Greece still in violation of some norms for detention - GulfToday

Greece still in violation of some norms for detention

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Migrants sit outside their tents at a makeshift camp for refugees next to the Moria camp on Sunday. Reuters

A group of United Nations experts on arbitrary detention said that despite some improvements, Greece was still in violation of certain international obligations in how and where people are imprisoned.

The UN Working Group on Arbitrary Detention presented a preliminary report following a visit to 20 detention facilities across the country between Dec.2 and Dec.13.

It noted several areas of concern involving both the criminal justice system and migration.

A final report will be be issued in several months. The group, which visited Greece following an invitation by the 6-month-old government, said it had enjoyed unrestricted access to facilities and full co-operation from Greek officials.

The group’s concerns included prison overcrowding, the non-segregation of suspects held in pre-trial detention from those already convicted, the access of asylum seekers to interpreters and legal help, and reports of arbitrary push-backs into Turkey of migrants attempting to cross the border into Greece.

Greek prisons have suffered from overcrowding for years. A recent change to the penal code reducing the length of prison sentences and encouraging the use of alternatives such as community service “are positive steps forward,” the group said.

But it added that “there is still considerable scope for their implementation,” and noted that the conditions in prisons and police station holding cells “do not generally meet international standards.”

The preliminary findings criticised the widespread use of pre-trial detention. It also said that holding people awaiting trial together with convicts runs contrary to the International Covenant on Civil and Political Rights and is “contrary to the presumption of innocence that all persons are entitled to prior to conviction.”

Regarding push-backs, the group said it had received information from various sources, including lawyers and non-governmental groups, that some migrants attempting to enter Greece from Turkey “are arrested, detained in very poor conditions, and summarily returned across the Greece-Turkey land border” without being given the chance to apply for asylum.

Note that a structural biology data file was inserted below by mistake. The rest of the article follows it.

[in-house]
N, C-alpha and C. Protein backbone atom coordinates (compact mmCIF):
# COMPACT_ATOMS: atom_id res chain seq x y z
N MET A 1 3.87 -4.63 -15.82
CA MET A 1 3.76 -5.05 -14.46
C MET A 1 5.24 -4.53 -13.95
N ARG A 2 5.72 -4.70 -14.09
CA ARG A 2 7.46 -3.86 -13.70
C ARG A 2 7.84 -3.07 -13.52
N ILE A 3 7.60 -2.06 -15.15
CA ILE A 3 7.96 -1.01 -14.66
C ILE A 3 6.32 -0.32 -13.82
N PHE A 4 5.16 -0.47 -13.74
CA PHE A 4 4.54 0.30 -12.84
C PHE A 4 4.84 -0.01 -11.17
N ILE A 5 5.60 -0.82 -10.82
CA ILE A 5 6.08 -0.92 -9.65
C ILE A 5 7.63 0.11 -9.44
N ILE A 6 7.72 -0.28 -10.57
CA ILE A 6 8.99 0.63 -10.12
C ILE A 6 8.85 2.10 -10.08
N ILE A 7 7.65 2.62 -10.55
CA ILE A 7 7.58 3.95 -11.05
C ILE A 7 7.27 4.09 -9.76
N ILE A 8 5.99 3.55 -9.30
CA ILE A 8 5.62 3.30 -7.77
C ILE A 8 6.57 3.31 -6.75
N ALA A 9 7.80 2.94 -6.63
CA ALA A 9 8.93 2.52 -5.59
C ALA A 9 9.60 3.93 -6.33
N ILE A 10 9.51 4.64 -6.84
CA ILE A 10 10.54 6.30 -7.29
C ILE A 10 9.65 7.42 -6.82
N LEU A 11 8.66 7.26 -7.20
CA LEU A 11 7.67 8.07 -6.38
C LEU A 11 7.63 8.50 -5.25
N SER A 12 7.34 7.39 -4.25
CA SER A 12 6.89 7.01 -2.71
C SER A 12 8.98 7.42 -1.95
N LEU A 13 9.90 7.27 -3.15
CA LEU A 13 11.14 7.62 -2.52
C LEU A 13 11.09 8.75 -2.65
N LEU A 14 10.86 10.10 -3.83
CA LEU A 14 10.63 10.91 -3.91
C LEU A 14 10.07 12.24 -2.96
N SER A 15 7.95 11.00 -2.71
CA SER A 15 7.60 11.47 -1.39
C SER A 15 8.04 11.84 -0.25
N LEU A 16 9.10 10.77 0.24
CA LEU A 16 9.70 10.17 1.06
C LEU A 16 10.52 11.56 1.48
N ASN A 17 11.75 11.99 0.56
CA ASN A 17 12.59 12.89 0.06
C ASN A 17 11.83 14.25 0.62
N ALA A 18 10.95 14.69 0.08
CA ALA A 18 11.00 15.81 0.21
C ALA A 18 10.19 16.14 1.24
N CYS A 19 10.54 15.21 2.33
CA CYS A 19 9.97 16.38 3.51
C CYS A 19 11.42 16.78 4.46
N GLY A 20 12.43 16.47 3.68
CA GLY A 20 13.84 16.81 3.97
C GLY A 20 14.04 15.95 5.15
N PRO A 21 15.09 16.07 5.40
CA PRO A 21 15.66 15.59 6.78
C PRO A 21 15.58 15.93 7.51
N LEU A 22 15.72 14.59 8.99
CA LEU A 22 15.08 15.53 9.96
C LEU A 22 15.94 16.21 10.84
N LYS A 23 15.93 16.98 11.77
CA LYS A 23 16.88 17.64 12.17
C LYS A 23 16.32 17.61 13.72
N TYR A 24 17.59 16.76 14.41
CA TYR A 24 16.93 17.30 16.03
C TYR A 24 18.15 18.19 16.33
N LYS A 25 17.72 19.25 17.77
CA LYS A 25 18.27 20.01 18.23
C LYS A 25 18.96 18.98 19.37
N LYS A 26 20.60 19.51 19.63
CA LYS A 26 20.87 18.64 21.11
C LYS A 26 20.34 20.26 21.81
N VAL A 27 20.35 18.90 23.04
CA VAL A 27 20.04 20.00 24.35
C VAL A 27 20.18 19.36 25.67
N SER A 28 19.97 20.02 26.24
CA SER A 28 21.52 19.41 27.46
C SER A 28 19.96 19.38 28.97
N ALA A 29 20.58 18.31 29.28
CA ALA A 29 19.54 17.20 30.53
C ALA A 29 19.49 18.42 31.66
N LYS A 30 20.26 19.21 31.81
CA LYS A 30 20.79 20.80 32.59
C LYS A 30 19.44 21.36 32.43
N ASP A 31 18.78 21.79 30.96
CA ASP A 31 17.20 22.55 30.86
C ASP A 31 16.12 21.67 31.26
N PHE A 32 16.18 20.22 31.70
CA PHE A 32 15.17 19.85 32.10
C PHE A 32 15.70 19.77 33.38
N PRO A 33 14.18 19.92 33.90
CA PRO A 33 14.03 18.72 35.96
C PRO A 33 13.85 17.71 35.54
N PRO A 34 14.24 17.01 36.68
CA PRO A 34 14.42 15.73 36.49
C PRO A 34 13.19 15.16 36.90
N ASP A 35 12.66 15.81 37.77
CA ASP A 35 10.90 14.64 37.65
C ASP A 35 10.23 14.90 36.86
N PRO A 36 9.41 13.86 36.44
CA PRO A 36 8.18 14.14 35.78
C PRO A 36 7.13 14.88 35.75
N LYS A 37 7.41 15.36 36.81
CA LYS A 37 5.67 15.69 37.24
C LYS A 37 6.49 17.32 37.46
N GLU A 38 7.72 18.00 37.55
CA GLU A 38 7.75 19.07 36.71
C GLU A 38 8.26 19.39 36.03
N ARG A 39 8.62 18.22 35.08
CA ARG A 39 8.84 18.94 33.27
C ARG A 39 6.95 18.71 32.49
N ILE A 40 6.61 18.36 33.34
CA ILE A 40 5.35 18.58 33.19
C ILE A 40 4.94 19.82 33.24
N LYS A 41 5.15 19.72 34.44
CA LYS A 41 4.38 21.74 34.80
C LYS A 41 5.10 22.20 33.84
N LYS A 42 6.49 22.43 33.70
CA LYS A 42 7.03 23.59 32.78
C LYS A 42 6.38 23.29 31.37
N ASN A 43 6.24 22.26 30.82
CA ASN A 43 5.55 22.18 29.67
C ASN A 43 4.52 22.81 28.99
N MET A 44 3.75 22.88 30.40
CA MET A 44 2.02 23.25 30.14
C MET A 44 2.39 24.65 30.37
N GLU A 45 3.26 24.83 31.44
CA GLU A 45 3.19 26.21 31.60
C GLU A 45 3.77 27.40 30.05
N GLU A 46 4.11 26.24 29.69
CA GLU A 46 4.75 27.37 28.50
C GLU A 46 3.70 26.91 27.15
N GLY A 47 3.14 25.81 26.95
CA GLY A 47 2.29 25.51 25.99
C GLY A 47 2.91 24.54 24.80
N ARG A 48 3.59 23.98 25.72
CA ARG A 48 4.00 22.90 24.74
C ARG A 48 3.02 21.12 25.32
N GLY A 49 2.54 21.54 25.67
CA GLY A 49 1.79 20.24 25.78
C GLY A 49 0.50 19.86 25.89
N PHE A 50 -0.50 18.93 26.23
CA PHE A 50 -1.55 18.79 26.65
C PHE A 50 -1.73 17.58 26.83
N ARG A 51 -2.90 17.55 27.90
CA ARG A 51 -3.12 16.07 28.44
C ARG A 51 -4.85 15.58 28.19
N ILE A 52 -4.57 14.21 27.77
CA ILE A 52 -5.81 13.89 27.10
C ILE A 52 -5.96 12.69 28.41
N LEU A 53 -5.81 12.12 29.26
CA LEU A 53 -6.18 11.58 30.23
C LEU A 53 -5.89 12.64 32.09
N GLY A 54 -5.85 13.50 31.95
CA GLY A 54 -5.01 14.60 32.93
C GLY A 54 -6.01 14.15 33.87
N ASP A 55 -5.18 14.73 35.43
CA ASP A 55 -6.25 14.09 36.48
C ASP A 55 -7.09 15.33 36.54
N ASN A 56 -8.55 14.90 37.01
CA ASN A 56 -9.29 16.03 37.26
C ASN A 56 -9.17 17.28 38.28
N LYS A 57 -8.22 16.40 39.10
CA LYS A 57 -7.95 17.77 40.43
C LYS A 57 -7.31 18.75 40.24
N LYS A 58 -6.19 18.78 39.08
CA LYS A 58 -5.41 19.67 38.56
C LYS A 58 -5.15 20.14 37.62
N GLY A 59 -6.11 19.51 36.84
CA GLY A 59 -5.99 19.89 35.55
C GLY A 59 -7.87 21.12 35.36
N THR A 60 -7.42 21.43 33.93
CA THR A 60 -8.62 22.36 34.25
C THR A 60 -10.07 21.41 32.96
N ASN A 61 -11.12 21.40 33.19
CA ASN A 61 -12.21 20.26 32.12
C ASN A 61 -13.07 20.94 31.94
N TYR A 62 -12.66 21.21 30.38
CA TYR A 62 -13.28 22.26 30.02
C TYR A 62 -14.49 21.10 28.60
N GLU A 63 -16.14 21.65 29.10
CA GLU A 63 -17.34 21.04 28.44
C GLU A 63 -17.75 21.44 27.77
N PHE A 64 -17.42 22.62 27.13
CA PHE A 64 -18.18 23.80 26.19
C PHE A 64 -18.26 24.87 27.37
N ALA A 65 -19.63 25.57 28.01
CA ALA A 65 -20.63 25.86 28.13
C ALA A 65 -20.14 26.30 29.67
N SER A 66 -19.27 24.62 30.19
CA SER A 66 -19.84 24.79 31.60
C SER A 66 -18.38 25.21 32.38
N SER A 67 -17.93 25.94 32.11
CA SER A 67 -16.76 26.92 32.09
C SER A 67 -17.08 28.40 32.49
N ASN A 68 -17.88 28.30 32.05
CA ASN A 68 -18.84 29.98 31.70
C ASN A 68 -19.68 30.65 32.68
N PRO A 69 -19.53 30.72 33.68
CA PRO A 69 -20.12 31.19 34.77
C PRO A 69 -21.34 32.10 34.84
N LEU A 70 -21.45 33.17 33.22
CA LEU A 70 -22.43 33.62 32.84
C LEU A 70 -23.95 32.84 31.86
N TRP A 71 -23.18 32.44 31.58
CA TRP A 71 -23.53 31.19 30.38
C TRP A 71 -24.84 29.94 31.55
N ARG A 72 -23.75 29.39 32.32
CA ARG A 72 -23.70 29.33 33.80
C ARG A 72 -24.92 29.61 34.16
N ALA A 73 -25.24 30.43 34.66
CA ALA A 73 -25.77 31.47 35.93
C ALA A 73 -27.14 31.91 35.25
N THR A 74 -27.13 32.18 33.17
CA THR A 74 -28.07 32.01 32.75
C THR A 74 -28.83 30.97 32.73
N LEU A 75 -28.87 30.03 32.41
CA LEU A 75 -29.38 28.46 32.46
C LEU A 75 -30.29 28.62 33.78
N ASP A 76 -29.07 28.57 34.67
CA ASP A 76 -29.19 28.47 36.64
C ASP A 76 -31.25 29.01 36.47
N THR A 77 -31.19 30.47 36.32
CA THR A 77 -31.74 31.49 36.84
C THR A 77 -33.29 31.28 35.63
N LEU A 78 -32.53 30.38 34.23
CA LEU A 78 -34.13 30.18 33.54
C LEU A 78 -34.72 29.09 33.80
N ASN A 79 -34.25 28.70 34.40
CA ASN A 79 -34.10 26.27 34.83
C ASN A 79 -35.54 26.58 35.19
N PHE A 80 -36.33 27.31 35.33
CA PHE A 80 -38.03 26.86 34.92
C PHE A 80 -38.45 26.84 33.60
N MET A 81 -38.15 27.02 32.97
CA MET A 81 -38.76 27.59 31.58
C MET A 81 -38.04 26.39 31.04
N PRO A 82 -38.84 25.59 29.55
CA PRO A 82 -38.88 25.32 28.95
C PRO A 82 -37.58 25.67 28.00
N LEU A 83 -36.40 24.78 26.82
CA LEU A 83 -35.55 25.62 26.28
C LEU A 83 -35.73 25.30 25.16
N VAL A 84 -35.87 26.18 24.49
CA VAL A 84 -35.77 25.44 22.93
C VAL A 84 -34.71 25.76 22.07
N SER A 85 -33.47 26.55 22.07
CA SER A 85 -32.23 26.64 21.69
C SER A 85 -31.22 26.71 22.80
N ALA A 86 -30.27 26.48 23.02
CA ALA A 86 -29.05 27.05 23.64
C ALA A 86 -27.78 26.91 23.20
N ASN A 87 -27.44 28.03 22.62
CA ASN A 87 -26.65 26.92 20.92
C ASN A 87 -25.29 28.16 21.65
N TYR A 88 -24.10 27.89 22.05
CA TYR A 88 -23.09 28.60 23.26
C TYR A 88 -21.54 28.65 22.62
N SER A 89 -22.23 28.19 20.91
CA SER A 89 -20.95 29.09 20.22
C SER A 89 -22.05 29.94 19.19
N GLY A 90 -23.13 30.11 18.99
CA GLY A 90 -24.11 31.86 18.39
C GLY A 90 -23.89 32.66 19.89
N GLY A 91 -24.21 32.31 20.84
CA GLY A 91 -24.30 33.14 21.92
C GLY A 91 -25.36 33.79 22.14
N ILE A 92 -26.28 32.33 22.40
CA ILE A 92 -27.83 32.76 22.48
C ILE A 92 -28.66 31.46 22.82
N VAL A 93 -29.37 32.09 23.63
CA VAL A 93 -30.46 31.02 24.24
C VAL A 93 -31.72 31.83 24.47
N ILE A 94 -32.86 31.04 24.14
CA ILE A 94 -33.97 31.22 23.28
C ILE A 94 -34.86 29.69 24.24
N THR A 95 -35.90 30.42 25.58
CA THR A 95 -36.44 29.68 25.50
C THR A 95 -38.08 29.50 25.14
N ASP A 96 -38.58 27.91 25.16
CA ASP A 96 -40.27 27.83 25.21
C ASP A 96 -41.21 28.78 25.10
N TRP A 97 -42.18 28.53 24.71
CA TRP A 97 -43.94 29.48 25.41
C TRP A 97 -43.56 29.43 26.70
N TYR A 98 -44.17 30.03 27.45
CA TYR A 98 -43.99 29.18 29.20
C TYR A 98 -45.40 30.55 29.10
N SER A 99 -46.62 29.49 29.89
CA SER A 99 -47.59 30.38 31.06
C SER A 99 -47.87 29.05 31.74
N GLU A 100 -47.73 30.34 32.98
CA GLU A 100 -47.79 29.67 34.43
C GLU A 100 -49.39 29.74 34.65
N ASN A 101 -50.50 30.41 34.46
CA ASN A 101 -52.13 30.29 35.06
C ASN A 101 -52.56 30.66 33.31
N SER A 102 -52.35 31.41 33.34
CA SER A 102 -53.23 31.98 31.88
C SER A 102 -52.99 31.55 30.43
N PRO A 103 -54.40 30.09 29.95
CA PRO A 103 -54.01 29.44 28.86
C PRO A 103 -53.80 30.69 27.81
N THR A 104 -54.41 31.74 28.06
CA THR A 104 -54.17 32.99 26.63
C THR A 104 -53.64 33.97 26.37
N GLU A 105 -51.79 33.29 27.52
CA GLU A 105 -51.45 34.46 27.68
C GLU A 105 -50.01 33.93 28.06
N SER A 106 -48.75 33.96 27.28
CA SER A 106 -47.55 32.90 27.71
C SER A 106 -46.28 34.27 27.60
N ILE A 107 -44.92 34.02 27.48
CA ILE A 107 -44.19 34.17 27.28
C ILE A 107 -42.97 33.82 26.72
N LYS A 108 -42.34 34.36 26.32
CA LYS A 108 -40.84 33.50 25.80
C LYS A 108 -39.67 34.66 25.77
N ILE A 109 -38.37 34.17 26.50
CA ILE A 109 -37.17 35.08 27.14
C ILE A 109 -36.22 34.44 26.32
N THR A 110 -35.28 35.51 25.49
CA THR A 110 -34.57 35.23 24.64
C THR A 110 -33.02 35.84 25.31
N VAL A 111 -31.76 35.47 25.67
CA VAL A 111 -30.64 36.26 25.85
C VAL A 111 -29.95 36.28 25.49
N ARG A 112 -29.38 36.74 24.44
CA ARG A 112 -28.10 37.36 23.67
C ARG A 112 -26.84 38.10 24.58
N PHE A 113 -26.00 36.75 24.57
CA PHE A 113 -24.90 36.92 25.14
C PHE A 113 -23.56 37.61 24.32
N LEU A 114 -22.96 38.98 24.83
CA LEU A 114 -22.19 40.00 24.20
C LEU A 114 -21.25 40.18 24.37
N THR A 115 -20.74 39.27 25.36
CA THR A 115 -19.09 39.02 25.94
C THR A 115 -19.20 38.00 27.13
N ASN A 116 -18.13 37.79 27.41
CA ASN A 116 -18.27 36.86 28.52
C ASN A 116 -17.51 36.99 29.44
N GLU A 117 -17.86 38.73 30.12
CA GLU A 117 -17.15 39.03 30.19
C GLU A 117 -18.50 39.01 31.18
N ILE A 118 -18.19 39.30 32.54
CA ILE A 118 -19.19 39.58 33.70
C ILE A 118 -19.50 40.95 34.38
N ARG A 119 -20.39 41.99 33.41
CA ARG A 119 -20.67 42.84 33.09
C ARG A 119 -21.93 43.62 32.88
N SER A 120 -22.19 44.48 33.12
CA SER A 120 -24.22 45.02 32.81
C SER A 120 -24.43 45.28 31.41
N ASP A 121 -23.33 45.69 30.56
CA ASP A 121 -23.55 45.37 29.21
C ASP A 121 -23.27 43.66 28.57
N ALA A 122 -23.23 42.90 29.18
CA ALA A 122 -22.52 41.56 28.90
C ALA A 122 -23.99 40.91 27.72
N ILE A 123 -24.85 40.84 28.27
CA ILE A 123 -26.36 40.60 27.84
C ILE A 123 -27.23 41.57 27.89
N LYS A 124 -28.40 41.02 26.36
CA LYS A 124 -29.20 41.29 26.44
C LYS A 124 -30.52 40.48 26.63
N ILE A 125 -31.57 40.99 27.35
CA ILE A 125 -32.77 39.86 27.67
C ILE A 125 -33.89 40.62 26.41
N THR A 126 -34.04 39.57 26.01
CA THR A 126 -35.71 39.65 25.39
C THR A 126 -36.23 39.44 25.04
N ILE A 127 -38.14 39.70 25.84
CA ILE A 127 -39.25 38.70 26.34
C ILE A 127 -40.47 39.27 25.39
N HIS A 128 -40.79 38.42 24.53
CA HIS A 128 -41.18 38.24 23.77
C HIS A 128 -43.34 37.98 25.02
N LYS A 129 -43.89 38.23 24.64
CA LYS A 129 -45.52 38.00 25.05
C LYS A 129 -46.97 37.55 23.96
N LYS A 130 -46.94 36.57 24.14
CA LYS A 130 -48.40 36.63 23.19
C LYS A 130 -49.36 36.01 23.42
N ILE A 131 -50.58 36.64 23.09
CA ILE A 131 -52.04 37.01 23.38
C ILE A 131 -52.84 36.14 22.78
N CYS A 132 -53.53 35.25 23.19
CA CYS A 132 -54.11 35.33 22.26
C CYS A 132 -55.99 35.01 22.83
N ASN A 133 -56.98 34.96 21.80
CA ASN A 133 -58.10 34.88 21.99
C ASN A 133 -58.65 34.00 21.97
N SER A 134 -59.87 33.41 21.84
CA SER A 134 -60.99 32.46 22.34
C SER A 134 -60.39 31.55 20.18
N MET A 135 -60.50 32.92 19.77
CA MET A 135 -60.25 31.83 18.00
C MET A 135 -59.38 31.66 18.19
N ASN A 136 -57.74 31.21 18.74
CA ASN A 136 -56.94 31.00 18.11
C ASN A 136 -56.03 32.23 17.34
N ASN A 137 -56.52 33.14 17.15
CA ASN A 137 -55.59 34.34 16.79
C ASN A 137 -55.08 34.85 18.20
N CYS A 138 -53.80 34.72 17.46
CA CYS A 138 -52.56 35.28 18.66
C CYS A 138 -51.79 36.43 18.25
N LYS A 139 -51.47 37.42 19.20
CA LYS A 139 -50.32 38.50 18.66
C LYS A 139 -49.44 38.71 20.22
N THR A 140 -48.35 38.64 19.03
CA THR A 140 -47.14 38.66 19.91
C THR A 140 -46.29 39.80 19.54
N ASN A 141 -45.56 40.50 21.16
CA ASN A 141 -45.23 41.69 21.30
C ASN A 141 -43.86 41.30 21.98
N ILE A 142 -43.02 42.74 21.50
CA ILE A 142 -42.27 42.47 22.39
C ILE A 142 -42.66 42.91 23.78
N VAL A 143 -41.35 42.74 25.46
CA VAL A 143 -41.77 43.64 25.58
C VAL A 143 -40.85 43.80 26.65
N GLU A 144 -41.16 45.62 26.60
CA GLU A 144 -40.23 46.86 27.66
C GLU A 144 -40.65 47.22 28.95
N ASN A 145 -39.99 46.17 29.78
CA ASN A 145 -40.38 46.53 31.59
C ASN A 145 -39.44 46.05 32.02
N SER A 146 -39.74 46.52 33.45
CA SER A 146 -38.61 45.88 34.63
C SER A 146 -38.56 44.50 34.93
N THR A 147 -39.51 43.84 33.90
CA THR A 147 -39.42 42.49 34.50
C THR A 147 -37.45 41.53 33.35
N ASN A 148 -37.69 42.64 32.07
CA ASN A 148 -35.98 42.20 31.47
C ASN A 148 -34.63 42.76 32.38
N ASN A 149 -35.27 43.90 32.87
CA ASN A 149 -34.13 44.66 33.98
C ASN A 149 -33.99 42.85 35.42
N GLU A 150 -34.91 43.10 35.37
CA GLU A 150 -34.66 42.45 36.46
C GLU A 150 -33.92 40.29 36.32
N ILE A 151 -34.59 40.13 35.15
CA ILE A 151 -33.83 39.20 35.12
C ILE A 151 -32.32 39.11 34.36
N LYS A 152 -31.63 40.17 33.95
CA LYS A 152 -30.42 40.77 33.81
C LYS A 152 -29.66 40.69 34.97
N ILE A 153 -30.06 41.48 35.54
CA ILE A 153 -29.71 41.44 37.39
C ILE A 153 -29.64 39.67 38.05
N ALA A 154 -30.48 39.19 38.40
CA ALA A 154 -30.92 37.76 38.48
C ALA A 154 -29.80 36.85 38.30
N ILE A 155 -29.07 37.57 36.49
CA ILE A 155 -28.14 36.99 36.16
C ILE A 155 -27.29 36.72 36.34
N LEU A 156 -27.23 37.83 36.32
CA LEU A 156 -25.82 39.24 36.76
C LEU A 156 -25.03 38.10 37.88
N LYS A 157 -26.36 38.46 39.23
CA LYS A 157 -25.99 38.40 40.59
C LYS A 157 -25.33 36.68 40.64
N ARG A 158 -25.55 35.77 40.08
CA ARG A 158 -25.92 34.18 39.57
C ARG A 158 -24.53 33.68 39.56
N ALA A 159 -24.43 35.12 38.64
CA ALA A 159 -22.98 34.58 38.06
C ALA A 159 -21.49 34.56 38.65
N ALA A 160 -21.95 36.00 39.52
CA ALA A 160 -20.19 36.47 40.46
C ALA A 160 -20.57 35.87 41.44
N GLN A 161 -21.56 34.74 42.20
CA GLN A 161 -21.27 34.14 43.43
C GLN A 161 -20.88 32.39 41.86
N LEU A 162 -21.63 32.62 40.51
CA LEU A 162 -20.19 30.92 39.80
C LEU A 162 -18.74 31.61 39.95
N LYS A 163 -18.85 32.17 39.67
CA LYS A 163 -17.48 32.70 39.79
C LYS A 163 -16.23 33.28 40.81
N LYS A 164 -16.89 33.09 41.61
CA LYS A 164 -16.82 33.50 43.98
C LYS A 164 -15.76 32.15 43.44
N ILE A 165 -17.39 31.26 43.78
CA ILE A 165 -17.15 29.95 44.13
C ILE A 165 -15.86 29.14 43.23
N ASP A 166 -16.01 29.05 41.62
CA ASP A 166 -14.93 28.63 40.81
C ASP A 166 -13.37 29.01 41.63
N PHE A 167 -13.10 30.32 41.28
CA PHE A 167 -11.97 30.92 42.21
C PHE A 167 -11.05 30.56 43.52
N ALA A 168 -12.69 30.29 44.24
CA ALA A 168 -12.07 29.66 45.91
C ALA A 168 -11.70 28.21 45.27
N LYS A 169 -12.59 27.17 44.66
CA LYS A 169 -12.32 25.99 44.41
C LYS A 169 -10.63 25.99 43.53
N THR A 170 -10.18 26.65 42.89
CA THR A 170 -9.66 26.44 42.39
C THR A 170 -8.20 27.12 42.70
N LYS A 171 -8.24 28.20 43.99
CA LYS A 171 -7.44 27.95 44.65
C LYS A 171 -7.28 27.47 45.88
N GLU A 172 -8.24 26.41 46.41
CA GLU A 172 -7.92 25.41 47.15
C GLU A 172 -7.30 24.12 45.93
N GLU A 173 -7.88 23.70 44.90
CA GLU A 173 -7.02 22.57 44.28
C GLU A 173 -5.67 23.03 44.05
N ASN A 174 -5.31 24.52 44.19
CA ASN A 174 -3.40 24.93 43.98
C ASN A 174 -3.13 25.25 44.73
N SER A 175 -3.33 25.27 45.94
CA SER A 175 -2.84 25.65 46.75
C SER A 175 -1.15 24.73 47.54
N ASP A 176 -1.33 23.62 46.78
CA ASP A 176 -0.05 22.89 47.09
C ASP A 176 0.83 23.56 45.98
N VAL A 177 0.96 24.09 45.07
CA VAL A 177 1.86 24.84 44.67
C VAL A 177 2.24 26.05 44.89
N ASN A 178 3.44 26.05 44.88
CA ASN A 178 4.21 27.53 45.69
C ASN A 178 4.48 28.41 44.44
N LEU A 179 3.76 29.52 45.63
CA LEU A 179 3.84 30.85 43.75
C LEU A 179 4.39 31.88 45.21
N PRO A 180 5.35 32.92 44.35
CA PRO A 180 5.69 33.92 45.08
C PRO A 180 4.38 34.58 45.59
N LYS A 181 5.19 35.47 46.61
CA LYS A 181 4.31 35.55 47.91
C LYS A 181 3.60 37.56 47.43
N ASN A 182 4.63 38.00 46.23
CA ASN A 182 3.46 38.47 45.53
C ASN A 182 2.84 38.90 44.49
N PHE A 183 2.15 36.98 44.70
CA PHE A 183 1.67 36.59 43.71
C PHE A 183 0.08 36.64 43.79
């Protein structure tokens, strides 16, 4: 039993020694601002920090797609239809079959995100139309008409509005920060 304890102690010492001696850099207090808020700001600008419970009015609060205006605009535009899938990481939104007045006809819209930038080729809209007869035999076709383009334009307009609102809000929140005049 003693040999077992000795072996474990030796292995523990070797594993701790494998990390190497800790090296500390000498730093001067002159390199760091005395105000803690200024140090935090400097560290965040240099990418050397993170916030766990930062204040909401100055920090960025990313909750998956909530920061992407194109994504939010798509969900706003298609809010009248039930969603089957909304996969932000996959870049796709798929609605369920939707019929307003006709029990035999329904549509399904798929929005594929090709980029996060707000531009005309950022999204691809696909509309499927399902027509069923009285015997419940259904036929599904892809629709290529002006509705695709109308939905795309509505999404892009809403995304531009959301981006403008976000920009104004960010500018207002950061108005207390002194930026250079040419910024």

“We understand that it’s not occasional. In fact, we understand that it’s a long-standing practice dating back several years now,” said Leigh Toomey, vice chair of the group. Toomey said the group was currently “in dialogue” with the government regarding the reports, and did not have information on how many people were believed to have been the subject of push-backs.

This was the second visit by the UN’s Working Group of Arbitrary Detention to Greece. The first was conducted in 2013.

Mired in the mud, living under a plastic tarpaulin next to overflowing bins, 18-year-old Afghan Merziyeh Eskandari knows she faces another hard day in the migrant camp on the Greek island of Chios.

The daily routine starts with standing in line for stinking toilets, getting two bottles of water and a portion of rice, and later sleeping in the cold without electricity.

The Vial camp on Chios has places for 1,000 people but nearly 5,000 are crammed in. Some of them, like Merziyeh, are camping in a nearby olive grove.

“The simple act of going to the toilets seems too risky for women and girls,” says Human Rights Watch’s Hillary Margolis in a report on conditions for women in the Moira camp on Lesbos island.

Zubaida, an Afghan woman living at Moria, told the rights group how she stopped drinking tea at six o’clock each evening so she would not have to go to the toilet during the night. She fears being raped.

Amino Abduhahi Ahmat, a Somali at the Chios camp, said that “at night we have to go to the toilets three or four women together because we’re afraid of the drunken men.”

Doctors Without Borders (MSF) runs a support programme for migrants who are victims of sexual violence, many of whom are women.

Irini Papanastassiou, a Greek representative for MSF, said some women have been victims of rape but it was not clear when or where the attacks had happened.

Given the overcrowding and dire conditions at the camp, the Greek government has promised to transfer some 20,000 people to the mainland by the end of the year.

Agence France-Presse

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